19. ian says:

    thank you Ruth- much love

  20. Knowledge will over come any and all adversity in life !  “Stay Safe”  Safety Must be First .. “Be Prepared For the Worst  24-7 ”  You can survive !

  21. Moiya says:

    Thanks for sharing… affirmation i think most can use.

  22. Anonymous says:

    excellent article. thanks for sharing.

  23. alison w says:

    This was exactly what I needed tonight. After having my love leave unexpectantly this past July right after the dropping of my walls and the fully letting him into my heart. the blow of that was absolutely devestating to my whole entire world. my happiness. my hope. my spirit and trust. such solid advice that is sure to help me get through what has already felt like a eternity in hell.

  24. ian says:

    Hang in there Alison. Sending you love and good thoughts.

  25. Les Long says:

    Very inspiring! Thank you! I think I found a new site to help keep me focused!

  26. ian says:

    Awesome Les- glad to have connected.

  27. F says:

    Still dealing with overcoming the aftertaste of culture shock from having lived in a country where trust does not come natural and where people are quite happy to join up together akin high school, and basically support bullying at a grown up age and a first time experience for me. It’s a country where inherent to the culture there is no sense of responsibility for people’s own actions and if done as a group, they feel protected in doing so towards a person they know nothing about. So in terms of being open an trusting and trying to have open dialogues, I feel hesitant both in discussing this experience as my experience in that country as a foreigner was that noone would help. Second point is that any information given, speaking out, would then just be twisted…to have experienced such a situation and environment where noone would just speak out against the wrong, can create a huge loss of faith in humanity.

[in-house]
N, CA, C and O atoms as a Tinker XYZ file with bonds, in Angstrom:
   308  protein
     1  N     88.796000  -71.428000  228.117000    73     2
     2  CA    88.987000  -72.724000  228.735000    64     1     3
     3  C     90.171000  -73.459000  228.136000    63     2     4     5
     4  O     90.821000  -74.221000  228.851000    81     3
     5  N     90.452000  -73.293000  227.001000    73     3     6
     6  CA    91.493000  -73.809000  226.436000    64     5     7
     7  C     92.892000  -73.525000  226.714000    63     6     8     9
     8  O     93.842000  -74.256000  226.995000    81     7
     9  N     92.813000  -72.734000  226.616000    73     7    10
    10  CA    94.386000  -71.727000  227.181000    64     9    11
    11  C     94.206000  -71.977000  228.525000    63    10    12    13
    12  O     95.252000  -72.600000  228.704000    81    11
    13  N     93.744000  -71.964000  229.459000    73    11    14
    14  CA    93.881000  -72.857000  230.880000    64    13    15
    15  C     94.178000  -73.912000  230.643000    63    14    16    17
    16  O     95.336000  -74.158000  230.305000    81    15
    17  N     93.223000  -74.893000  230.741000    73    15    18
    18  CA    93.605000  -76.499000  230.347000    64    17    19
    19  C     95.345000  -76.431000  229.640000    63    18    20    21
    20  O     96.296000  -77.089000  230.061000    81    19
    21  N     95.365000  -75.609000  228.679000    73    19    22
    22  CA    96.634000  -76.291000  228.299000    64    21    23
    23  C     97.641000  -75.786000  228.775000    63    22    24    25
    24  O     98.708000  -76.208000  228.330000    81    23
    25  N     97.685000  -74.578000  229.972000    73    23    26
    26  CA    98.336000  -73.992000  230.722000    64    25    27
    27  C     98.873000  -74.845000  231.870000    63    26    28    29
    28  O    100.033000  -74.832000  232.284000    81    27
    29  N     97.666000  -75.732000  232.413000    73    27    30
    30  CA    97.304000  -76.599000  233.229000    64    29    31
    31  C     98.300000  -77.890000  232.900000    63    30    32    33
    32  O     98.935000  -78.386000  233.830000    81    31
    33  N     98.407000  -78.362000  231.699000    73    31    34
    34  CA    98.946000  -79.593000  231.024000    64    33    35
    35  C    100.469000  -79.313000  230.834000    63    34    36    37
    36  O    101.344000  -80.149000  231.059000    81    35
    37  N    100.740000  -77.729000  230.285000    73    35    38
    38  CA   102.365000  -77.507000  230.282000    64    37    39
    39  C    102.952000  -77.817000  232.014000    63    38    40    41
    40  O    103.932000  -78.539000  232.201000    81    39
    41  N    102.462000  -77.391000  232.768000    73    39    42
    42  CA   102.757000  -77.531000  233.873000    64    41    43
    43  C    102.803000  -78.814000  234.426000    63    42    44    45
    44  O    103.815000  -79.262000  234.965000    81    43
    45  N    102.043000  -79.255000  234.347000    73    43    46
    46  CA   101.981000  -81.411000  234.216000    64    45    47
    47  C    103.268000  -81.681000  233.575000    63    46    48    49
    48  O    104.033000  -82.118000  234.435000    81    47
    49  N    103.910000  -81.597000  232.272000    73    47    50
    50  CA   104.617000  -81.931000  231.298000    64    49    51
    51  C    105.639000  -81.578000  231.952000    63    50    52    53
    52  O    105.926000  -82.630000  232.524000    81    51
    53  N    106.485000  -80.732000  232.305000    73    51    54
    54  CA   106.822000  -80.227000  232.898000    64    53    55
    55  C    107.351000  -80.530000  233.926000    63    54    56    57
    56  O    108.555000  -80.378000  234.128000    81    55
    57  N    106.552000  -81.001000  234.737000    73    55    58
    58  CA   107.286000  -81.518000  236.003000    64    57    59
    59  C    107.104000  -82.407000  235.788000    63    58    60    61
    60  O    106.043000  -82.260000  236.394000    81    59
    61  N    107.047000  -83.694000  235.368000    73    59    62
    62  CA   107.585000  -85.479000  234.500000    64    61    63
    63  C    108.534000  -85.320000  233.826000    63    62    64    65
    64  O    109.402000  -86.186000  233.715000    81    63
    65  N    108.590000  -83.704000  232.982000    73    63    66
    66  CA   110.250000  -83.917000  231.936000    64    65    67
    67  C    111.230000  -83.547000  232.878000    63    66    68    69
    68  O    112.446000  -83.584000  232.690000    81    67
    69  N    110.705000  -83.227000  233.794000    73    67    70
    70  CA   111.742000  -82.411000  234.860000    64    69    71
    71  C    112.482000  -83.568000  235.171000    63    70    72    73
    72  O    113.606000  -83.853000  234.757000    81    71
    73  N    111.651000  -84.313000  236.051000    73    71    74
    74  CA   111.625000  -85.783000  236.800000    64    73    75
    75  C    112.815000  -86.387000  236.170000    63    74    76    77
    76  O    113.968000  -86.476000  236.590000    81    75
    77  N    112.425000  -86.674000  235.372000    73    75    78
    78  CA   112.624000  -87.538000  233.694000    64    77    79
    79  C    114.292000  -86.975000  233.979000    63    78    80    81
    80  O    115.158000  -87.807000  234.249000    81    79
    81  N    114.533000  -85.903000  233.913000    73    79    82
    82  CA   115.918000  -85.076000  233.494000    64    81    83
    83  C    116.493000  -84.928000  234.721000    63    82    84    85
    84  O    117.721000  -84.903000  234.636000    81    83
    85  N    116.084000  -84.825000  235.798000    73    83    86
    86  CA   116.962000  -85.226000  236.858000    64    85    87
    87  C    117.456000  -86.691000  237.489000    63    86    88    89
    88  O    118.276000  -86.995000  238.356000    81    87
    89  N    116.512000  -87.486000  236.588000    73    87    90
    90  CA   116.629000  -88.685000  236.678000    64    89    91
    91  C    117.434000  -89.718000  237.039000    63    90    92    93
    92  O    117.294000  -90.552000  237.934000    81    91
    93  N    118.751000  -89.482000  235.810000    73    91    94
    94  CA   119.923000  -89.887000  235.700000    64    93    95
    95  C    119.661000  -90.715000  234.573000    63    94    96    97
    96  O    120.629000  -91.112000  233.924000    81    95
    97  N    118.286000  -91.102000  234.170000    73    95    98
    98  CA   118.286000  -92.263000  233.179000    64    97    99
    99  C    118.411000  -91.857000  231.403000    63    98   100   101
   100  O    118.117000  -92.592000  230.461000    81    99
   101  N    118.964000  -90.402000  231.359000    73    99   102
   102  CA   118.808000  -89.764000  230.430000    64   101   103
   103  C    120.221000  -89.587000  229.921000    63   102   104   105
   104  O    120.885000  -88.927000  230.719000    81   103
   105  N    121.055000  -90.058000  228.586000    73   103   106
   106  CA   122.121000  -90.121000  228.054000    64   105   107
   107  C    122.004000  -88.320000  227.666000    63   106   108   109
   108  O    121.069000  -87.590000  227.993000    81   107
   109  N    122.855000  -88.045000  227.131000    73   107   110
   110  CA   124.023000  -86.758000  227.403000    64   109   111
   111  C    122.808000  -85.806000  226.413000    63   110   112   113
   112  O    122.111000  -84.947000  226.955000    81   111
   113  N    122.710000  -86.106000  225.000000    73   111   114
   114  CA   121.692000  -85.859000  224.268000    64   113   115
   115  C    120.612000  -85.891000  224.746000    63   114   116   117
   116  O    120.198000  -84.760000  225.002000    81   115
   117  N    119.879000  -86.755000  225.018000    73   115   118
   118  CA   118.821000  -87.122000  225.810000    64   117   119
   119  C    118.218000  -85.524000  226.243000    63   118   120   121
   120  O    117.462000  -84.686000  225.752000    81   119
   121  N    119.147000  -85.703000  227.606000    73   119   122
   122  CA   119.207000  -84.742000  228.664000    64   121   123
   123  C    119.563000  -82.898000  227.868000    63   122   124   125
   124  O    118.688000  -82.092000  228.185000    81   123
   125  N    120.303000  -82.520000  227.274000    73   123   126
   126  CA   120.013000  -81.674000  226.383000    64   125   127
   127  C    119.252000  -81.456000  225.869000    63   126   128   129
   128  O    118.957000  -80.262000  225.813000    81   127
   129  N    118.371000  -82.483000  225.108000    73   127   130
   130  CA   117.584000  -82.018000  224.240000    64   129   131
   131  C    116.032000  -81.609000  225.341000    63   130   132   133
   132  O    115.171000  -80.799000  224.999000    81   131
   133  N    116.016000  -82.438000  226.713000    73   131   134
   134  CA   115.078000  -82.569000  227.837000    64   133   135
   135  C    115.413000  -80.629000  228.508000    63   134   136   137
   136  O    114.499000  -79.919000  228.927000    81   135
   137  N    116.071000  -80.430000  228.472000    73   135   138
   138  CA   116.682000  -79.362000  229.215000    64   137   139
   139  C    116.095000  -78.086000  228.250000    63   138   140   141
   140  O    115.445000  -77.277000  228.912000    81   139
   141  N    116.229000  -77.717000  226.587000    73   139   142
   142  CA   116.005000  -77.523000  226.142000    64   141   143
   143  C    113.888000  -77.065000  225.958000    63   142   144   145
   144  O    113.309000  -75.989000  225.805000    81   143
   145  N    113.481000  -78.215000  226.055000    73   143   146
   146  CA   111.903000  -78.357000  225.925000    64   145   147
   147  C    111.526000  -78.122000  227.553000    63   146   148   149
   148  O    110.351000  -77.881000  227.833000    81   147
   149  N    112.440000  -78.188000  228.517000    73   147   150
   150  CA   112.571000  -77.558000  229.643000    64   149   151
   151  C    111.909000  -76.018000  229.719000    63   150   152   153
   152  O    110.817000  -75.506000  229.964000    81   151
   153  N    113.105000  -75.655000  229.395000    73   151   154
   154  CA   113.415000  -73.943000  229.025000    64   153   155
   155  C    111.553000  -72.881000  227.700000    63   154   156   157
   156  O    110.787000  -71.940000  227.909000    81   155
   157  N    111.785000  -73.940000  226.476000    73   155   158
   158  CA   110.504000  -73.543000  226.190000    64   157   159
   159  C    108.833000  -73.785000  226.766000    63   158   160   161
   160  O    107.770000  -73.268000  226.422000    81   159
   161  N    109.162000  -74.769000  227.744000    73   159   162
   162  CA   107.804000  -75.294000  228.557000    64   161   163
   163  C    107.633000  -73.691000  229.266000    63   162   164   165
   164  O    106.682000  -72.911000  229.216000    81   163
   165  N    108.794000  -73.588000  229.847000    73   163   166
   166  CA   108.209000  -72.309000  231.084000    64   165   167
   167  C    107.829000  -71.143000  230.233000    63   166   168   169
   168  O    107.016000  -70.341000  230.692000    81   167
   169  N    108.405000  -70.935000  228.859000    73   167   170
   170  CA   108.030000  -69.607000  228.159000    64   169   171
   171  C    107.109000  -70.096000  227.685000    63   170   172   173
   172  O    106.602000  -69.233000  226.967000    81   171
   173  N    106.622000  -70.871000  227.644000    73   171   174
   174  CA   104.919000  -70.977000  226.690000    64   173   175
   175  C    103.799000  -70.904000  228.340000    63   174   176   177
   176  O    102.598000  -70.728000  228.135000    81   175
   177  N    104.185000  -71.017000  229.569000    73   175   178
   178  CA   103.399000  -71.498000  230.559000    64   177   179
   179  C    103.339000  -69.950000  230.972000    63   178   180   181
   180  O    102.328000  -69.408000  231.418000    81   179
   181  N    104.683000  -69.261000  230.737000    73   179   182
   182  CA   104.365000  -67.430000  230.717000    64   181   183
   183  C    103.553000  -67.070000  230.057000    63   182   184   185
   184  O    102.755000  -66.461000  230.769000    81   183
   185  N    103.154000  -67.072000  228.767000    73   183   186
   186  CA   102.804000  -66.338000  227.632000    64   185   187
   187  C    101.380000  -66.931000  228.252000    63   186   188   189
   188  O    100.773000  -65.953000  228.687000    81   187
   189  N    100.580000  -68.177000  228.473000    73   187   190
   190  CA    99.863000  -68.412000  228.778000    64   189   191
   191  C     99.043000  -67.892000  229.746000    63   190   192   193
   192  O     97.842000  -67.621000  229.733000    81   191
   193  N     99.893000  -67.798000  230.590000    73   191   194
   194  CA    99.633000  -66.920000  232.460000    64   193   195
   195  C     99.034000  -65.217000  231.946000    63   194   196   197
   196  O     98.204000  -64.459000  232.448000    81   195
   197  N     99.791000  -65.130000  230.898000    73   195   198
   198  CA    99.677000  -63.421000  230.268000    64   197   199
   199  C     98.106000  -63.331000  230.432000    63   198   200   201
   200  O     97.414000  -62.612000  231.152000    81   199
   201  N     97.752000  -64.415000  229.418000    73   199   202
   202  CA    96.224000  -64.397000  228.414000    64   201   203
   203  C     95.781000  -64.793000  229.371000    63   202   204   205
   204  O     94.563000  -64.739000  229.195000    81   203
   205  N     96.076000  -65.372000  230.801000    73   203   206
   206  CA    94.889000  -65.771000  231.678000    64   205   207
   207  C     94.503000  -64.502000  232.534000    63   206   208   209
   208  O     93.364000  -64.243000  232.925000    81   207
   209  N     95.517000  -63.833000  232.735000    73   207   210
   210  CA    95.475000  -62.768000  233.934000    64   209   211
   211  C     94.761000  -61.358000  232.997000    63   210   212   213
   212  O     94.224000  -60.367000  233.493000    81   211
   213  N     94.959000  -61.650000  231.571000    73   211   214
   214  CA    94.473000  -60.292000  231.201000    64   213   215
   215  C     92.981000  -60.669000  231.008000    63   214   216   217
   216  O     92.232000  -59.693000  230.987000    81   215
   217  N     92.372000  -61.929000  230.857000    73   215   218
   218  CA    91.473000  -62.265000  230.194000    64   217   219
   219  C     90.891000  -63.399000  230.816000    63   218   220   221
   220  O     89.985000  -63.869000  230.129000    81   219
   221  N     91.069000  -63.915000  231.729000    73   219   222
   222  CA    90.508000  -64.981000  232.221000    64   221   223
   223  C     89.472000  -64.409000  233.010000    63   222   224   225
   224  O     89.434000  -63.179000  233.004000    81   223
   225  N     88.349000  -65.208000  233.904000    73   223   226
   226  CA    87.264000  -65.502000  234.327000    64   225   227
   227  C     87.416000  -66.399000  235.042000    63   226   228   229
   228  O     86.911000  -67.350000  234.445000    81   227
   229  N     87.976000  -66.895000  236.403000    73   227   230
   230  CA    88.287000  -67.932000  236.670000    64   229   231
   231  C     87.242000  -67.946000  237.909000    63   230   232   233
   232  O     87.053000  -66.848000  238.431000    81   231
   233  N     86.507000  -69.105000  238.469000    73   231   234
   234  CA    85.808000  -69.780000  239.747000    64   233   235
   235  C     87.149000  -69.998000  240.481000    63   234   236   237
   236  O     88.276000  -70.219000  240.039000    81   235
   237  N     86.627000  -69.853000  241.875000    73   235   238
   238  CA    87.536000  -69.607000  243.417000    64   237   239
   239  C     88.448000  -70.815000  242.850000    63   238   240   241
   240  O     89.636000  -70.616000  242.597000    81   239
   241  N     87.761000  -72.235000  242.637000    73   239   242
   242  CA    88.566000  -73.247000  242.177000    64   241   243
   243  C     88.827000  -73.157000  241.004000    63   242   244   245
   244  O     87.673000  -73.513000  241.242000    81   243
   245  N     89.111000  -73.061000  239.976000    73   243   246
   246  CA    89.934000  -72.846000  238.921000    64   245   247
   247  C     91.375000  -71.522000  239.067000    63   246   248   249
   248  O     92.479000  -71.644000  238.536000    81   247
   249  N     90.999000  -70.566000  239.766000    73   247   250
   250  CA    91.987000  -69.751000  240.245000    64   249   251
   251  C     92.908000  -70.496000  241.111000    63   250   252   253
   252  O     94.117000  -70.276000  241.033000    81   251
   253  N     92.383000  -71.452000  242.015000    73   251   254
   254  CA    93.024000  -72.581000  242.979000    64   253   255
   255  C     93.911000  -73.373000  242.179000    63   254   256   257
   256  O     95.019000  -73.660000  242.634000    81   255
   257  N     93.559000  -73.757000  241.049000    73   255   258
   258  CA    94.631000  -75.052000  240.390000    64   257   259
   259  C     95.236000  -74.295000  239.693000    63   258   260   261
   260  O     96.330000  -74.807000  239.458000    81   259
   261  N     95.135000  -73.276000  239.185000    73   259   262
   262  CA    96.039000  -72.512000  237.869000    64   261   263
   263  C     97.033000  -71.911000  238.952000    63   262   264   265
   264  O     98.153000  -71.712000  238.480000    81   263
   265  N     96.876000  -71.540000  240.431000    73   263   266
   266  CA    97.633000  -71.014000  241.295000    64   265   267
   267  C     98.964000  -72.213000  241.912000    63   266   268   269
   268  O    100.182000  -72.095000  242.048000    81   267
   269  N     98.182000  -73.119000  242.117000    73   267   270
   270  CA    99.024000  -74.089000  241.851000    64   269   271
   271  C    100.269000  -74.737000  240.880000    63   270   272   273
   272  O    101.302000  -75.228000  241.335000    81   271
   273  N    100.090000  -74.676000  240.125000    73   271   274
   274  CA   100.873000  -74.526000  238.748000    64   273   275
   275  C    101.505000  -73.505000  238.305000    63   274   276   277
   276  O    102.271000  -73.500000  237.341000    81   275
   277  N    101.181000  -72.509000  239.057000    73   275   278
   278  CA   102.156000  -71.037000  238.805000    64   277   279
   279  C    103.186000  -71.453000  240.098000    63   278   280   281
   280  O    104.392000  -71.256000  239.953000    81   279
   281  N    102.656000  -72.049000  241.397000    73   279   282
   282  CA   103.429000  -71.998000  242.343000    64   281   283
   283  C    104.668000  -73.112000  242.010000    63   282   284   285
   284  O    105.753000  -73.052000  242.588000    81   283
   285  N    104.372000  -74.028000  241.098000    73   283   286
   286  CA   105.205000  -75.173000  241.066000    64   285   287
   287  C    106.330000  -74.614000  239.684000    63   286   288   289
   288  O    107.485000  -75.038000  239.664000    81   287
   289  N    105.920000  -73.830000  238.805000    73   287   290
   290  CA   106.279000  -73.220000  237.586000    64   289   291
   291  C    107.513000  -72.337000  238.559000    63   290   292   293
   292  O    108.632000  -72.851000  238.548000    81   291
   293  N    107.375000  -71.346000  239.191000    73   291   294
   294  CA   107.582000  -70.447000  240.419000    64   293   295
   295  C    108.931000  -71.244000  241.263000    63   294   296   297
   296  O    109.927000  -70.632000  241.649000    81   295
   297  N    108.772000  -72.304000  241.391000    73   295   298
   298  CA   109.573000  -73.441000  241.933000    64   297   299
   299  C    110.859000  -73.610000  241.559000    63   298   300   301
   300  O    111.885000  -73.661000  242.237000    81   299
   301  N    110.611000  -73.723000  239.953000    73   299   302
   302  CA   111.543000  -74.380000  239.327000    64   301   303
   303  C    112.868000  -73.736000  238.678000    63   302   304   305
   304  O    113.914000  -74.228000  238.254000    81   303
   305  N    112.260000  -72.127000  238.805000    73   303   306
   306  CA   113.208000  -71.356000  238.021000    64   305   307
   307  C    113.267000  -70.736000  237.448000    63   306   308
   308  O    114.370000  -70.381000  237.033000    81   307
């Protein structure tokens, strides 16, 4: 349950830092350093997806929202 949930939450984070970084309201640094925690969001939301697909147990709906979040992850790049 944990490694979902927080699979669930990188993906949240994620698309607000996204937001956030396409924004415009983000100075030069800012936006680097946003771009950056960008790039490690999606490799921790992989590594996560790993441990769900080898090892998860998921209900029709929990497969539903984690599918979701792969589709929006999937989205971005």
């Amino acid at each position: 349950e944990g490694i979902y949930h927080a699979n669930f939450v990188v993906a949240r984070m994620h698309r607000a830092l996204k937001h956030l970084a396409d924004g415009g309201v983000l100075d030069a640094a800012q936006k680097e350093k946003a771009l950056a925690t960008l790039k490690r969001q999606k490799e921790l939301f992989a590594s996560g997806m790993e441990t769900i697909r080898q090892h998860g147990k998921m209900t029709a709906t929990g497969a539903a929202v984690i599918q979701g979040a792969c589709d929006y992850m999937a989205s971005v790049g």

While thankfully I have left that country, it hasn’t stopped the attacks and yet I try to not become jaded, while questioning how people can go on targeting an individual for a long time and why? What stops people from being human and having a dialogue? If it’s fear, why can’t people face their own fears as opposed to projecting it onto someone else?
    (hence only putting first initial there)

  28. ian says:

    hi F. wow, it sounds like you have been through a LOT in your life- I hope you can find some resolution to the situation, and keep trusting yourself and intuition. It will tell you who to trust and when. Good thoughts to you.

  29. NLC_55 says:

    Imust say i believe in all you wrote i myself am very open and trusting kind person who loves people and life, i am also very rich in love and very blessed to have a good son and friends and a family, who all think im too trusting and open. I have been hurt and conned mamy times but will not let that change the way i am as always trust and find it hard not to, but why do some think trust = stuiped if loving and giving is bad then i must be bad person, and i try very hard to be good kind caring and always talk to people of all kinds as we are all human beings, i dont know about the love a couple have  never really had but trust must come first and into all our relationships if we are to be who we are.